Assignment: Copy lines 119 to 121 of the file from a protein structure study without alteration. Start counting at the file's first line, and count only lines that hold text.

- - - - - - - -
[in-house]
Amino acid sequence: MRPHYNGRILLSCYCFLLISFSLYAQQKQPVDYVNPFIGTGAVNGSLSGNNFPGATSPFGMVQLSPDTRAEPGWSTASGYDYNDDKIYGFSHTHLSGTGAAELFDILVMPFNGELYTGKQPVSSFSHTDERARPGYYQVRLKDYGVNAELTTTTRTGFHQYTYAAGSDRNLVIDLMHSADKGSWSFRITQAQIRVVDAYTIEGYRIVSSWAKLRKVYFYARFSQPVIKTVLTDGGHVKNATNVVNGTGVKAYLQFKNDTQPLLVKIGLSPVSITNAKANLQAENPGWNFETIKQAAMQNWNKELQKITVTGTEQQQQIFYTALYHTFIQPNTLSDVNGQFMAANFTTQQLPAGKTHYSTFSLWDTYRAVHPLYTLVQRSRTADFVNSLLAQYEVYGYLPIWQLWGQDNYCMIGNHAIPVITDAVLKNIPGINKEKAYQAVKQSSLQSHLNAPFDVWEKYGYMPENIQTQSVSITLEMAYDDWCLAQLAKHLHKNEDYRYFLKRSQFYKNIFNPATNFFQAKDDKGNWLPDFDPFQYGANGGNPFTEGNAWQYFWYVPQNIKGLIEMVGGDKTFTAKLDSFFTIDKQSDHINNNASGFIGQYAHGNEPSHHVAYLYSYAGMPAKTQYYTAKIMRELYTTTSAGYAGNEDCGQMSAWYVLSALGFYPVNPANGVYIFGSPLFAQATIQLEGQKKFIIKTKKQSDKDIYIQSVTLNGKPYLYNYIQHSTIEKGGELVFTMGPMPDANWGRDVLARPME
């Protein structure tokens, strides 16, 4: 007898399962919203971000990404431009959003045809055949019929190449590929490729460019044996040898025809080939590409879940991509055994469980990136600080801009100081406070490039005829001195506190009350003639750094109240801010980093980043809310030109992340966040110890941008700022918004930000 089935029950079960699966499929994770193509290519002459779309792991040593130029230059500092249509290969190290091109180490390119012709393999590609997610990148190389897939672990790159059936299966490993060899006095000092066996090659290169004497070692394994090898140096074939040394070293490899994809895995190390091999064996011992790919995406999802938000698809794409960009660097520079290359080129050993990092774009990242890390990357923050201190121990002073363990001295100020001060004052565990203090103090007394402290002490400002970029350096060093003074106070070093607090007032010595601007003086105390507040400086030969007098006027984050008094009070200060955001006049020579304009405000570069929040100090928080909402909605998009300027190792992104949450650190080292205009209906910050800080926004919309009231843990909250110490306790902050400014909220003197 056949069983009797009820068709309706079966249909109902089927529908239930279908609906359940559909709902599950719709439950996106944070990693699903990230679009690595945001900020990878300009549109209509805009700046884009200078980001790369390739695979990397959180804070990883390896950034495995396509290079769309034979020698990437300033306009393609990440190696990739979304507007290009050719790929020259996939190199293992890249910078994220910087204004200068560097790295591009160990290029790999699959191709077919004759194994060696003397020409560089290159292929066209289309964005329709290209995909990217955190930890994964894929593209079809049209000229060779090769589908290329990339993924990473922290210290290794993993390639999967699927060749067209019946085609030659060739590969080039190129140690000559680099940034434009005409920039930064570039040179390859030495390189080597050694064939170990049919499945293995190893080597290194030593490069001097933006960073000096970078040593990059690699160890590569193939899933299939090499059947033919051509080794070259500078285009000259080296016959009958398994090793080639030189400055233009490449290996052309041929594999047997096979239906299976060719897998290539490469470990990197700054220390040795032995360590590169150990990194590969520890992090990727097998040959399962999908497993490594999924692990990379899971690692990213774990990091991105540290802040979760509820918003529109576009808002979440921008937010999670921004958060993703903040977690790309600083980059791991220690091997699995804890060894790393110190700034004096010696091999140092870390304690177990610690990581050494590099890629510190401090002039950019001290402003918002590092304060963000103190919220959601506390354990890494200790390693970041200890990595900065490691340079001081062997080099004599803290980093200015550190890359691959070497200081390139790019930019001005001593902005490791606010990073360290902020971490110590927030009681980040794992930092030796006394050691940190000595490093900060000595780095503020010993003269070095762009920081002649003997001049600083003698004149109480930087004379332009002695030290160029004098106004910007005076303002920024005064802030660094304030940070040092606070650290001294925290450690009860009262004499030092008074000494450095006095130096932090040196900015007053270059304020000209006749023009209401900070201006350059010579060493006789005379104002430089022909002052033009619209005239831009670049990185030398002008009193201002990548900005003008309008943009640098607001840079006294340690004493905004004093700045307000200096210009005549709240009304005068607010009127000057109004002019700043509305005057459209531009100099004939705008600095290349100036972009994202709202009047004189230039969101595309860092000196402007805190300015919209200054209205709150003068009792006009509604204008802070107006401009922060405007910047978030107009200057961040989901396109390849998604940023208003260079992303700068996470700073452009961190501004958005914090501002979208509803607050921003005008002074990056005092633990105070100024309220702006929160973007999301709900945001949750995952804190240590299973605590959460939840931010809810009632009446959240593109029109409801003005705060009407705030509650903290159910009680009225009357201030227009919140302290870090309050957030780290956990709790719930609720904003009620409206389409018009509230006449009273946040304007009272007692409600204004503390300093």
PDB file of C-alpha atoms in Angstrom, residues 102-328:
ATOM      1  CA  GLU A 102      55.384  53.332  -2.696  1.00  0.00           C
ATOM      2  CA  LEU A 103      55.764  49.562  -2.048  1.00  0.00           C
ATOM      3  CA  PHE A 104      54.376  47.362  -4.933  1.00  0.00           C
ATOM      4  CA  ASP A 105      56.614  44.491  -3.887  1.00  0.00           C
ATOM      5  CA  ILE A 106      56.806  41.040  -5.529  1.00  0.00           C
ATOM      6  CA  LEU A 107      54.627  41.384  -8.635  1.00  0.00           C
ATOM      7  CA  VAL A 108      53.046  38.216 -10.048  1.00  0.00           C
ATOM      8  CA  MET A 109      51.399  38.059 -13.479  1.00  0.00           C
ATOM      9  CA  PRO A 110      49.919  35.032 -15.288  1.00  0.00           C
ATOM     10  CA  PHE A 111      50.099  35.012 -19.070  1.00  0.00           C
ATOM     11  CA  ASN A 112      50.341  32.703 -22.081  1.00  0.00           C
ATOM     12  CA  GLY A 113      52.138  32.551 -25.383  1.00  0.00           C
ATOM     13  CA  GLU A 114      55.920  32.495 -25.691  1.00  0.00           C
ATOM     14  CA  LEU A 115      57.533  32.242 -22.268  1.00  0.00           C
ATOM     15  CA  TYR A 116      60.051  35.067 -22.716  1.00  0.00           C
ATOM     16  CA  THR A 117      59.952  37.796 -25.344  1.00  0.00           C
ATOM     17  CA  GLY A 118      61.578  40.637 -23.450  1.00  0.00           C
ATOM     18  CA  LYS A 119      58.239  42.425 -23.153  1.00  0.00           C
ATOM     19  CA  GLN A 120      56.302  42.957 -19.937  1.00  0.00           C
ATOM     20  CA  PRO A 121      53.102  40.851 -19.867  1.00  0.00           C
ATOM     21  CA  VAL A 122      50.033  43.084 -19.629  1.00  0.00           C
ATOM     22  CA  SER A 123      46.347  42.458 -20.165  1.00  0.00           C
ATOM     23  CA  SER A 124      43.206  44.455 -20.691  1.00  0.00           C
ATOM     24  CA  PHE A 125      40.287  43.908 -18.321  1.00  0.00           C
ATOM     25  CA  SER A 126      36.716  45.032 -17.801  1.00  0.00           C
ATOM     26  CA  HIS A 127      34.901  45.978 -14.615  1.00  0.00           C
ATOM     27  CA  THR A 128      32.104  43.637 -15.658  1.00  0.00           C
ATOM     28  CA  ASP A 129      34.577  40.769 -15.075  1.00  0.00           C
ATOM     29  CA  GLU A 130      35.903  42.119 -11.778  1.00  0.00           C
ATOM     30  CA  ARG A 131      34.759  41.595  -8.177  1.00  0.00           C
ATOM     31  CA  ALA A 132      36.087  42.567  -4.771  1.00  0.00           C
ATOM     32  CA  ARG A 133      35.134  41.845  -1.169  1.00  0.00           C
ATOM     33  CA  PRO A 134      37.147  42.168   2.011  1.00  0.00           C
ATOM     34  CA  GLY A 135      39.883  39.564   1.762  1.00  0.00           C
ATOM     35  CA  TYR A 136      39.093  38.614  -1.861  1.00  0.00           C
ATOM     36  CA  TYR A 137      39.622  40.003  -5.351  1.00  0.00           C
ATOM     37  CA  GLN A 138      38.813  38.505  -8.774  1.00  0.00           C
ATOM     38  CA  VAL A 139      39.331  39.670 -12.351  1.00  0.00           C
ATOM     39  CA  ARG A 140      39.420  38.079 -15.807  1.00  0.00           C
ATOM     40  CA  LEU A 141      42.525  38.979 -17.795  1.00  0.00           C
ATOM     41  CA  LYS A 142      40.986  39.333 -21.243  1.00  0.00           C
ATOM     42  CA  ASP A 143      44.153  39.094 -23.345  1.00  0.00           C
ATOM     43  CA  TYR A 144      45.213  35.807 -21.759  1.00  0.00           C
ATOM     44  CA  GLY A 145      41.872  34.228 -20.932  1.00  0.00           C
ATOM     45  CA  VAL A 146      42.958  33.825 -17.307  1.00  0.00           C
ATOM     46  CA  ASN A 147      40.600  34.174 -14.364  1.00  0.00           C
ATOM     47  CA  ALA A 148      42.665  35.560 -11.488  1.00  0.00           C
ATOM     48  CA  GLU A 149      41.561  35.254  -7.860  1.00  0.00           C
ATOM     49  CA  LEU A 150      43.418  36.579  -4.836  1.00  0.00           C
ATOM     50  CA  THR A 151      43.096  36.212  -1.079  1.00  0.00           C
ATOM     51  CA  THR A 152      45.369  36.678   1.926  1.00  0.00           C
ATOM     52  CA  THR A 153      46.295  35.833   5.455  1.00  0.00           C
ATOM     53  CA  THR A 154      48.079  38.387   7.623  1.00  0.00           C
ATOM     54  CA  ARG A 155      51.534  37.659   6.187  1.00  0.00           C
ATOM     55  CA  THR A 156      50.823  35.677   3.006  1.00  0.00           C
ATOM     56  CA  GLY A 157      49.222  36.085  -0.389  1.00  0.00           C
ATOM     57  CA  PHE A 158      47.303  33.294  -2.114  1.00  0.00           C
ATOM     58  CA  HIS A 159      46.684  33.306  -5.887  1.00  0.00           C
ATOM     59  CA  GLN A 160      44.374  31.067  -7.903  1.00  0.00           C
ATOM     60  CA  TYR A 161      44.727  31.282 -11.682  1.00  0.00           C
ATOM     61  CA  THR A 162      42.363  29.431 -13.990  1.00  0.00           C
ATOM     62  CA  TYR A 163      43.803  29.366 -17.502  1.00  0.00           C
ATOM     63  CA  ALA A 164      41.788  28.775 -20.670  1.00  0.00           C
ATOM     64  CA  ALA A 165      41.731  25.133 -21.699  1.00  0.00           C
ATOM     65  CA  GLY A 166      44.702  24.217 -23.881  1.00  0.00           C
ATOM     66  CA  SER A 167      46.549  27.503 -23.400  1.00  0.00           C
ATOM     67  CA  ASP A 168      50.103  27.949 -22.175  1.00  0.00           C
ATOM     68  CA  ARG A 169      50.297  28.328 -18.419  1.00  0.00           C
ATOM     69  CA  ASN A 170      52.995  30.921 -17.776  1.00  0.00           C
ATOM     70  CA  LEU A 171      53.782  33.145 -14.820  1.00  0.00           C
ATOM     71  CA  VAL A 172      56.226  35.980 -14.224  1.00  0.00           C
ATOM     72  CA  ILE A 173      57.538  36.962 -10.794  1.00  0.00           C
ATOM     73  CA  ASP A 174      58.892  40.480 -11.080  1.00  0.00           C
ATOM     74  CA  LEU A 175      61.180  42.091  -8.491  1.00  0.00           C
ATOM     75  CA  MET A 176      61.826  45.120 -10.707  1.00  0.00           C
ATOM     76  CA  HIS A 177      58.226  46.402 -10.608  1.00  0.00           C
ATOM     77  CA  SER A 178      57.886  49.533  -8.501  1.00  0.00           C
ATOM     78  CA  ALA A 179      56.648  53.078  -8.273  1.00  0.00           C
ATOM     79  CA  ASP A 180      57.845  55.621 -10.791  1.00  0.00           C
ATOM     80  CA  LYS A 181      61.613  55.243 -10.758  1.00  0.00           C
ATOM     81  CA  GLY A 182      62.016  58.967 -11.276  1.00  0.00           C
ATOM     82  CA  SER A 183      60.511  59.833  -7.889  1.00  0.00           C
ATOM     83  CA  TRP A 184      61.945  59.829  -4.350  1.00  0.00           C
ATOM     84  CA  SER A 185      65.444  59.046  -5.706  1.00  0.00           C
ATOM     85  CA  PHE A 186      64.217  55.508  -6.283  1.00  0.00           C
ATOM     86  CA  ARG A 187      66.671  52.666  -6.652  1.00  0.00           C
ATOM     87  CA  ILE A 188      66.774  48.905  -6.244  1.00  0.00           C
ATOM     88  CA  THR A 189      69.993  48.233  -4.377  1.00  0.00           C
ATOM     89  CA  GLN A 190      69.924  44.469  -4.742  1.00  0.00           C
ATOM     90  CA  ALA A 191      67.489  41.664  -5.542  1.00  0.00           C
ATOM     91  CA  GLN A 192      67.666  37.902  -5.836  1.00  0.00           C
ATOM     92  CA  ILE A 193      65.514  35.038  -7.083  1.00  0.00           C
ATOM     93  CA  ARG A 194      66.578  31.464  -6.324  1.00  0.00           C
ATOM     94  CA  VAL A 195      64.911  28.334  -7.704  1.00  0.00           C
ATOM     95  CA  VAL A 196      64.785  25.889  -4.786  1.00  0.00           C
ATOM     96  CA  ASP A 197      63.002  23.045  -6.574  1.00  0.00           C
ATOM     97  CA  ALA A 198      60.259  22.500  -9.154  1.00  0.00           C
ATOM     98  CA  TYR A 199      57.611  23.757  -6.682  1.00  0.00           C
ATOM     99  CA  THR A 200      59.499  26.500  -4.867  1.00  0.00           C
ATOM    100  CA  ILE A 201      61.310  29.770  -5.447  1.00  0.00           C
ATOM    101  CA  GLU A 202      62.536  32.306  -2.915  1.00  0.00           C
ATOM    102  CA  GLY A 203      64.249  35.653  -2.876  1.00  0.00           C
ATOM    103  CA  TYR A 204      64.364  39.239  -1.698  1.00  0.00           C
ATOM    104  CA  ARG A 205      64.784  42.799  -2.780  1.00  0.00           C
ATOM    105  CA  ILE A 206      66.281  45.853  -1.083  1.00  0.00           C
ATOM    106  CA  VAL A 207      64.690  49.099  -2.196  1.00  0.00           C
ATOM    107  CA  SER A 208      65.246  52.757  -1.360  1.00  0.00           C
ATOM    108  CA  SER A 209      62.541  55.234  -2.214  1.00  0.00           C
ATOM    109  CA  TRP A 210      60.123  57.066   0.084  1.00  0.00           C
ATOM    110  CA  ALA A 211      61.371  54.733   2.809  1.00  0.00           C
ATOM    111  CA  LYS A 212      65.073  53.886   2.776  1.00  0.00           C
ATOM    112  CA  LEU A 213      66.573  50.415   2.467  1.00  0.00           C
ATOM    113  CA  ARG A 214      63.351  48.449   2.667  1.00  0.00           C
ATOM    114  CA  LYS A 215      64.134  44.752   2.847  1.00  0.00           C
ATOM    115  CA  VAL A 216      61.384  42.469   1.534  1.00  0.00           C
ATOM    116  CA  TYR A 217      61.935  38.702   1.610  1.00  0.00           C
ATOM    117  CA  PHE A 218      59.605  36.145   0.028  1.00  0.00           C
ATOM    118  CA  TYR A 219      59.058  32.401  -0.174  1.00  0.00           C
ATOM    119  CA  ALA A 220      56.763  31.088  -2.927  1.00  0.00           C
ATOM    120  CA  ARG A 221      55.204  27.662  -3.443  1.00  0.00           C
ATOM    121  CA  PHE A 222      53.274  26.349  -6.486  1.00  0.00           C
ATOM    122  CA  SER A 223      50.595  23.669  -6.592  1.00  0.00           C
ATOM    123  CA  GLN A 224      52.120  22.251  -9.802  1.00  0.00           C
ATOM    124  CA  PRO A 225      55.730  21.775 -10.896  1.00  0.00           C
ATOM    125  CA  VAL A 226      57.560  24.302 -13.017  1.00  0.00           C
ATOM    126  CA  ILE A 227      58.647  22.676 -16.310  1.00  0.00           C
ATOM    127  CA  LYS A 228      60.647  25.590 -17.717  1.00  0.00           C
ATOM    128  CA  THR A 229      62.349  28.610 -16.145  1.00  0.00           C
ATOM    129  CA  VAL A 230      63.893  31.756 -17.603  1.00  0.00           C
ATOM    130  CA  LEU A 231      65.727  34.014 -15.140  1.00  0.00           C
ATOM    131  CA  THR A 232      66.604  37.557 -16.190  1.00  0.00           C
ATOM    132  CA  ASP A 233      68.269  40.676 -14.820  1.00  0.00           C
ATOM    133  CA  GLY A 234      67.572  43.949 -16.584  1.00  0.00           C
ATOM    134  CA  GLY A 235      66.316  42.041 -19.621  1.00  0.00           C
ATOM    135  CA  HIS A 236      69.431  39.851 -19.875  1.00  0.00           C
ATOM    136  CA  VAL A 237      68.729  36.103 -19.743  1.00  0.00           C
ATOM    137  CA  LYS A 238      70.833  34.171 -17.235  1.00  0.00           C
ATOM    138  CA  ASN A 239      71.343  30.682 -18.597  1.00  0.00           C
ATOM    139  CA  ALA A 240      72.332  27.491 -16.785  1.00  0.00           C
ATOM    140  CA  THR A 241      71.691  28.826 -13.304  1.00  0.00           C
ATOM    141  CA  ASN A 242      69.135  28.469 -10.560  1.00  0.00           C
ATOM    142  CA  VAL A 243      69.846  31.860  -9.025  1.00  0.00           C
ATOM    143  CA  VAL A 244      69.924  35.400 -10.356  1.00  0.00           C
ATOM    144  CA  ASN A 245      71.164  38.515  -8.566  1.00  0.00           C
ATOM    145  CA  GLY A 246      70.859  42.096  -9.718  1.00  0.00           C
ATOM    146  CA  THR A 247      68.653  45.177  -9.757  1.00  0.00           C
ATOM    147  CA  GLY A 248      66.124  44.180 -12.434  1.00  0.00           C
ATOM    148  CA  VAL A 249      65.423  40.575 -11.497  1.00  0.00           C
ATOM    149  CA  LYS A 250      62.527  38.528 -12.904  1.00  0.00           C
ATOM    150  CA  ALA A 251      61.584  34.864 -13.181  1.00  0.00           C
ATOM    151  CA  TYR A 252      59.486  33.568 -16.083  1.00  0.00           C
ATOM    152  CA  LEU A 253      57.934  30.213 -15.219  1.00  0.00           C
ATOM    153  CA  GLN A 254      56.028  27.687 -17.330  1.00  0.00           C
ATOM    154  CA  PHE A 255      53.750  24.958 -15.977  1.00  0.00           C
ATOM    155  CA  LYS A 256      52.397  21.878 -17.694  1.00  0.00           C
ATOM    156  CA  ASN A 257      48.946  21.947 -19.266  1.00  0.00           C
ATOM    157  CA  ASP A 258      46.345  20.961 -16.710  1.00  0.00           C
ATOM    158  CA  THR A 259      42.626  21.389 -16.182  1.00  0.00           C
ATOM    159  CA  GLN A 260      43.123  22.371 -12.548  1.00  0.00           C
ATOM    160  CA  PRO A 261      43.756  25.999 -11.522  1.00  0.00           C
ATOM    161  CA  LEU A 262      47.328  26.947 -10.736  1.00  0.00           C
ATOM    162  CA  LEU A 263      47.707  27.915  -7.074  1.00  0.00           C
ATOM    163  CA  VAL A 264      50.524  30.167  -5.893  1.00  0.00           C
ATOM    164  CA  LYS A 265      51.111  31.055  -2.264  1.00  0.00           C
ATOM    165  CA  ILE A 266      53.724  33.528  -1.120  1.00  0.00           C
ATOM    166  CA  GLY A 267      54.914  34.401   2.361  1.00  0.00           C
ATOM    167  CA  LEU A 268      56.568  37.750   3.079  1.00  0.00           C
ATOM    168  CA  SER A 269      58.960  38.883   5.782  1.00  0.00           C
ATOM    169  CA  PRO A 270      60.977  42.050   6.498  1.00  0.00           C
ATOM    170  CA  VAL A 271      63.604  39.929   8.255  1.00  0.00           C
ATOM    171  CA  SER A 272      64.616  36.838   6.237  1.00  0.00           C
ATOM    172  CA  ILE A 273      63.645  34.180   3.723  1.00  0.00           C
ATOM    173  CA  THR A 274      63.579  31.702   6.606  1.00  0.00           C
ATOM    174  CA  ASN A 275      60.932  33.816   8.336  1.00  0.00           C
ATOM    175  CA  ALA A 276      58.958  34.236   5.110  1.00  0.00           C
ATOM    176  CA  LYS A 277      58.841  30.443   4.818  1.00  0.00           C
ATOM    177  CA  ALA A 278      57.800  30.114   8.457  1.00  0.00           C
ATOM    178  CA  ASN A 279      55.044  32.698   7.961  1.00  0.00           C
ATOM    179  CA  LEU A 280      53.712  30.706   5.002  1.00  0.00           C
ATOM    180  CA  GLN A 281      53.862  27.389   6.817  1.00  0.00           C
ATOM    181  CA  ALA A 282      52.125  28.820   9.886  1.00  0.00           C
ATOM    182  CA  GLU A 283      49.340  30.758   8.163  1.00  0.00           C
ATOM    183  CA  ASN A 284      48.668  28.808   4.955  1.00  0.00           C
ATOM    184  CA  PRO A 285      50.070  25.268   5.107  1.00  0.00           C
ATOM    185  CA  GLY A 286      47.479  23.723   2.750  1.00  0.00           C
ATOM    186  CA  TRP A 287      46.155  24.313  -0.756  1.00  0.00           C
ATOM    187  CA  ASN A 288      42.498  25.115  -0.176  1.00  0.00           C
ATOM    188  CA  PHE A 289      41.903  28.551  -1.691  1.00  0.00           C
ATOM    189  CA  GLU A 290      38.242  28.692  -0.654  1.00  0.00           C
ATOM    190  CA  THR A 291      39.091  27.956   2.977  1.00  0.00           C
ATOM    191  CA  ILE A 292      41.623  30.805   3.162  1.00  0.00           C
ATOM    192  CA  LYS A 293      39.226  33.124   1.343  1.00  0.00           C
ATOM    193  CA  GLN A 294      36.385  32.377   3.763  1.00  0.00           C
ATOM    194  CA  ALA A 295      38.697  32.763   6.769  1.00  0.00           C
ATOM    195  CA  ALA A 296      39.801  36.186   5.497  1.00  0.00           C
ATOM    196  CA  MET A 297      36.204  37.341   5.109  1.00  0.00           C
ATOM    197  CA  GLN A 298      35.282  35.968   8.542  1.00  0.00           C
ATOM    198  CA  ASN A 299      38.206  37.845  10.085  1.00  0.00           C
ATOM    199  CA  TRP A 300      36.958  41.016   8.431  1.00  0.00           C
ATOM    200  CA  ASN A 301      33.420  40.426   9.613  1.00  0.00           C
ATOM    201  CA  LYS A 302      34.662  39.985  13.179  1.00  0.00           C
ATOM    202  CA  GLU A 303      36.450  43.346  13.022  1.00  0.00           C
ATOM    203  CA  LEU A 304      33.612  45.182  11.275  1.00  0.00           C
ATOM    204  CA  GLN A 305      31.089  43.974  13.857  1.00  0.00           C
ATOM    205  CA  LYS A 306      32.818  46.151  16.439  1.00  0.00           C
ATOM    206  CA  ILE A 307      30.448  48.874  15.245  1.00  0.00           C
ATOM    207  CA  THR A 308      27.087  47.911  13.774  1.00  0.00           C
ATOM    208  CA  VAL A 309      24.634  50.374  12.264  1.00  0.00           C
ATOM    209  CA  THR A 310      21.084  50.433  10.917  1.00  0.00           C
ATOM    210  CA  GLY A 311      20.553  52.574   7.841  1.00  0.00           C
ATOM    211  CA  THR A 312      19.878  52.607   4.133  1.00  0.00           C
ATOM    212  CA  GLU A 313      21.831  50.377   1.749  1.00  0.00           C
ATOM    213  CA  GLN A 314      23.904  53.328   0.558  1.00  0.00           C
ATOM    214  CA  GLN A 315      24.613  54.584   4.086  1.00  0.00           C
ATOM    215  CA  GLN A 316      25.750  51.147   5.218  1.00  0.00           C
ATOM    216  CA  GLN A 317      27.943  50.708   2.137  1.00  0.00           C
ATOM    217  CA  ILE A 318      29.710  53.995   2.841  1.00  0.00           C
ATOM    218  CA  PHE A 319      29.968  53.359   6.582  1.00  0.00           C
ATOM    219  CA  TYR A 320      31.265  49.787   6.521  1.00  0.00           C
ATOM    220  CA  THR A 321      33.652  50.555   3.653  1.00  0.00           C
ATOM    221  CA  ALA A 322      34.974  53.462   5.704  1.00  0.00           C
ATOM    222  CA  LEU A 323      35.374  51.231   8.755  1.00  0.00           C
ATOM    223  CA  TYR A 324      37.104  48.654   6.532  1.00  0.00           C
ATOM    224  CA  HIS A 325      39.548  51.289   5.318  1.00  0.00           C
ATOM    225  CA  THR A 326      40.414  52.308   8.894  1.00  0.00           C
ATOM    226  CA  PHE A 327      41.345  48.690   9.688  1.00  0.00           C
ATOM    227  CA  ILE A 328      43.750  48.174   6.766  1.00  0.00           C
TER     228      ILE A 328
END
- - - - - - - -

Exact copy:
ATOM    115  CA  VAL A 216      61.384  42.469   1.534  1.00  0.00           C
ATOM    116  CA  TYR A 217      61.935  38.702   1.610  1.00  0.00           C
ATOM    117  CA  PHE A 218      59.605  36.145   0.028  1.00  0.00           C